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The Ben Franklin Strategy

Social Media

Benjamin Franklin will never know this, but he gave you and me the only social media strategy we need: “Either write something worth reading or do something worth writing.” 

Said another way, produce content that will be interesting to other people. What Mr. Franklin didn’t know, back when he was printing newspapers, is that eventually we’d all have the ability to share whatever we’d like with the public, whenever we want. No longer are we limited by gatekeepers or those who might prevent us from being heard.

This is both good and bad, of course. Newspapers and magazines have editors, and TV shows and movies have producers. But social media has, well, nothing in the middle. Open a social media app on your phone, take a picture or type some words, tap the “post” button, and an irreversible process starts. 

That’s the problem for a lot of us, isn’t it? What if you say something wrong, or stupid, or offensive? Those sentiments will forever be memorialized in the cloud, ready for everyone and anyone to see it. Returning to Mr. Franklin’s tenet, let’s ensure that we do only the things worth reading (or watching). 

What are those things, you may ask? The good that’s happening around you.

As I write this, in the middle of the COVID-19 crisis, there’s never been a better time for a financial services professional to look for the good she or he can highlight within their communities, within their companies, or for individual people.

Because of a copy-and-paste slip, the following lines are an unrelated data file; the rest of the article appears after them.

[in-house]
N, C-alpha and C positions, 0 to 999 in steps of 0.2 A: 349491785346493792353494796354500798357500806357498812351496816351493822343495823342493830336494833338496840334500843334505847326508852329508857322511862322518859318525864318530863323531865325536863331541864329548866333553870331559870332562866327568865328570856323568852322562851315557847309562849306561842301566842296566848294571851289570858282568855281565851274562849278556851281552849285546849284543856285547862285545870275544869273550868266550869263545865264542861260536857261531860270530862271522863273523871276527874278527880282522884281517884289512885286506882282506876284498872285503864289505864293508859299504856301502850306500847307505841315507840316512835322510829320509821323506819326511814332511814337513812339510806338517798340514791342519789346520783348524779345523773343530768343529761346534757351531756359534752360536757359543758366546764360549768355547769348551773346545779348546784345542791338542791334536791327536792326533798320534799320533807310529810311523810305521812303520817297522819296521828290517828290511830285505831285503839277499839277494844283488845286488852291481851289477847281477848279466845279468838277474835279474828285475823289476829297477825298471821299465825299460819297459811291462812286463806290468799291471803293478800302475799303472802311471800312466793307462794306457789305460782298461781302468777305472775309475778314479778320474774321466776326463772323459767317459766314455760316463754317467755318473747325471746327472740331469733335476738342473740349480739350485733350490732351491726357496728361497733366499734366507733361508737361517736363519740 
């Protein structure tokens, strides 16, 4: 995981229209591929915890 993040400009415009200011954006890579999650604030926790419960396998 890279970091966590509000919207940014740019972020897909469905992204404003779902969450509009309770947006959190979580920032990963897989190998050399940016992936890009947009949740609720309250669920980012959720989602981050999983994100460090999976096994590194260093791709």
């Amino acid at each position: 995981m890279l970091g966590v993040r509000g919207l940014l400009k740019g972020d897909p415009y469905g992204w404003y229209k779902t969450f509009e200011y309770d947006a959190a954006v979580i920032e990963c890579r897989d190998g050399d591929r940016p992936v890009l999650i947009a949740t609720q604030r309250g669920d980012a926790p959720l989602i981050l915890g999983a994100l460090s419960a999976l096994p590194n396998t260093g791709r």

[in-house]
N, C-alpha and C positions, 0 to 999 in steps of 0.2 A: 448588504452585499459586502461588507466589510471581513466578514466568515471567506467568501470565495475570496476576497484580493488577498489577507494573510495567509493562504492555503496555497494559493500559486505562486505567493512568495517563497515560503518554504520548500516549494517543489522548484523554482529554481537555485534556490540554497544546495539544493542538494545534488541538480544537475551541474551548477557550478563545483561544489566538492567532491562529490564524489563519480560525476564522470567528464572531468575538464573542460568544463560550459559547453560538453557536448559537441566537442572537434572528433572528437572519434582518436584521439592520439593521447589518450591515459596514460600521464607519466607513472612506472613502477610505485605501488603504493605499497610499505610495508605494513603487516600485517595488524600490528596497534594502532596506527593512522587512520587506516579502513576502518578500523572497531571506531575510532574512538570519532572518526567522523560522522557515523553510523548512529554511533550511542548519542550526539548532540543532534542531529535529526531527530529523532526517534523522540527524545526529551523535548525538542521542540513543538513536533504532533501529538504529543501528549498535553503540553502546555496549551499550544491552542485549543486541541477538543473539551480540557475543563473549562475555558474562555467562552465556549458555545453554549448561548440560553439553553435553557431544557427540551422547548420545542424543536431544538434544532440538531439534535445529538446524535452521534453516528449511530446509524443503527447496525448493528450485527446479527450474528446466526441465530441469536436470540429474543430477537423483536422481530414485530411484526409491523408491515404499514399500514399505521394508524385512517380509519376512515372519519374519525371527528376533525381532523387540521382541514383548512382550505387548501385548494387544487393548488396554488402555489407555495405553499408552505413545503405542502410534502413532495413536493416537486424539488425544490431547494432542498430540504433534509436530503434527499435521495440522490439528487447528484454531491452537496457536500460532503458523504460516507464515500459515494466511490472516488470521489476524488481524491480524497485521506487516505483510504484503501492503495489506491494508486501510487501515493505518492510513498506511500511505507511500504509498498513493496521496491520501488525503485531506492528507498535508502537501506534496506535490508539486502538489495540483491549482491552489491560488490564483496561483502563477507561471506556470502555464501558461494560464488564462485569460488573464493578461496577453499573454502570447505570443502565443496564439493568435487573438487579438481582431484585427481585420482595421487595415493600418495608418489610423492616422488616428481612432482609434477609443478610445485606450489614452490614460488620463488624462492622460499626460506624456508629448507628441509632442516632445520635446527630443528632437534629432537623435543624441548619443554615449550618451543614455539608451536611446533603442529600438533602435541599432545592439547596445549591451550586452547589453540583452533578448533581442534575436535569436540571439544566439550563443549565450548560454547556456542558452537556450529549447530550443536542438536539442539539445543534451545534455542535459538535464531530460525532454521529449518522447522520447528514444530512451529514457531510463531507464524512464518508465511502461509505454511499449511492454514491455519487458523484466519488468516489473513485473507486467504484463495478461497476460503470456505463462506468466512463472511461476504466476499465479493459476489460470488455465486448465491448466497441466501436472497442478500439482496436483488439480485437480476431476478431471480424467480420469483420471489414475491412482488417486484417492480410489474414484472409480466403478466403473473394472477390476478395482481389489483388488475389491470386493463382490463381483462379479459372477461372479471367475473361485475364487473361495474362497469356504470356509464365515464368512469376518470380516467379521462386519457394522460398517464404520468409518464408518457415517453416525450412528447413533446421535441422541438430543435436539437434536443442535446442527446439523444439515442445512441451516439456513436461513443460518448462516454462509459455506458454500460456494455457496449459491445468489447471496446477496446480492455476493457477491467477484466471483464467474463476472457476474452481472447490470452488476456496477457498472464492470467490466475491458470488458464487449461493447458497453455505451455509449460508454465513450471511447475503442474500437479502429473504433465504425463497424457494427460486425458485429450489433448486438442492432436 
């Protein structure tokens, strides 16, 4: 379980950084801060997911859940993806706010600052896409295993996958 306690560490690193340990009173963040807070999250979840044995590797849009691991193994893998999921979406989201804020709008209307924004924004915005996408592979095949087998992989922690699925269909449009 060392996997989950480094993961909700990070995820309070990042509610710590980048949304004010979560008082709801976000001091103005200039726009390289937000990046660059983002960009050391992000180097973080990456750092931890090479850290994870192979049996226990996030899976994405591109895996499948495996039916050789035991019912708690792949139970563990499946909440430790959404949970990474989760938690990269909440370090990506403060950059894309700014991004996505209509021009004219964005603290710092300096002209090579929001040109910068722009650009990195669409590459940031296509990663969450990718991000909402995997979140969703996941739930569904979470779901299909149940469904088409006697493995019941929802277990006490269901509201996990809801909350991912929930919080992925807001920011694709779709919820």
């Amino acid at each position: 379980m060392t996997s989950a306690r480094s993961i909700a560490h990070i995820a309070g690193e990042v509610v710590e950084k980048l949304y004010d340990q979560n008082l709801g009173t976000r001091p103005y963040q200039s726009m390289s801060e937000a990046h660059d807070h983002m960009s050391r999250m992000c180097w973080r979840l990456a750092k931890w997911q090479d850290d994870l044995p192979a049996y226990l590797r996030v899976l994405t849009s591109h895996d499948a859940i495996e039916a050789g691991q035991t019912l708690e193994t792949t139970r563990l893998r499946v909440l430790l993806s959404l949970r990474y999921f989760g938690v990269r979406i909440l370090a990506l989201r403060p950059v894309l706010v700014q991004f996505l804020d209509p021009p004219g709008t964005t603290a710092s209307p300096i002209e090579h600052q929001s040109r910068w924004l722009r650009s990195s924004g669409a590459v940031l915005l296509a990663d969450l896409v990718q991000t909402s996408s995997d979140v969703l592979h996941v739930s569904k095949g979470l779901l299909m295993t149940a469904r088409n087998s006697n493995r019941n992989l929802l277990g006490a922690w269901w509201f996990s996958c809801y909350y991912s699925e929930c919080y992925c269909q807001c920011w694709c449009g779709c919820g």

Those in Mr. Franklin’s era had an arduous two-step job:

  1. Produce content worth reading. This is both difficult and time-consuming.
  2. Physically distribute the paper on which that content was written. This is also difficult and time-consuming.

Said another way, the distribution of the content (i.e., hoping people see what you wrote) was a harder process than writing the content itself. 

Here’s the great news for you and me in our current era: Now you can help ensure that your content is seen through purposeful promotion in a digital world for free, at the push of a button. Unlike the days of finite paper, finite distribution, and a fixed audience (based on proximity to you), our ability to reach a worldwide audience is unlimited.

Read more commentary by Spencer X Smith here

Here’s a three-step process you can use to help you stay in front of your target audience:

  1. Say what you’re going to do. This is as easy as a post on social media: “My team and I have an initiative to raise money for our local food bank. We’ll be hosting a virtual coffee session with the mayor, the President of the Chamber of Commerce, and the CEO of ABC Company here in town. Care to join us? Here’s the link to register.” This is your first touch with your target audience.
  2. Do that thing. Like in Mr. Franklin’s era, this is the difficult and time-consuming part. Create the content, or in this case, effectively document the content. In this example, you’ll be the one responsible for booking the guests, creating the agenda, and moderating the panel.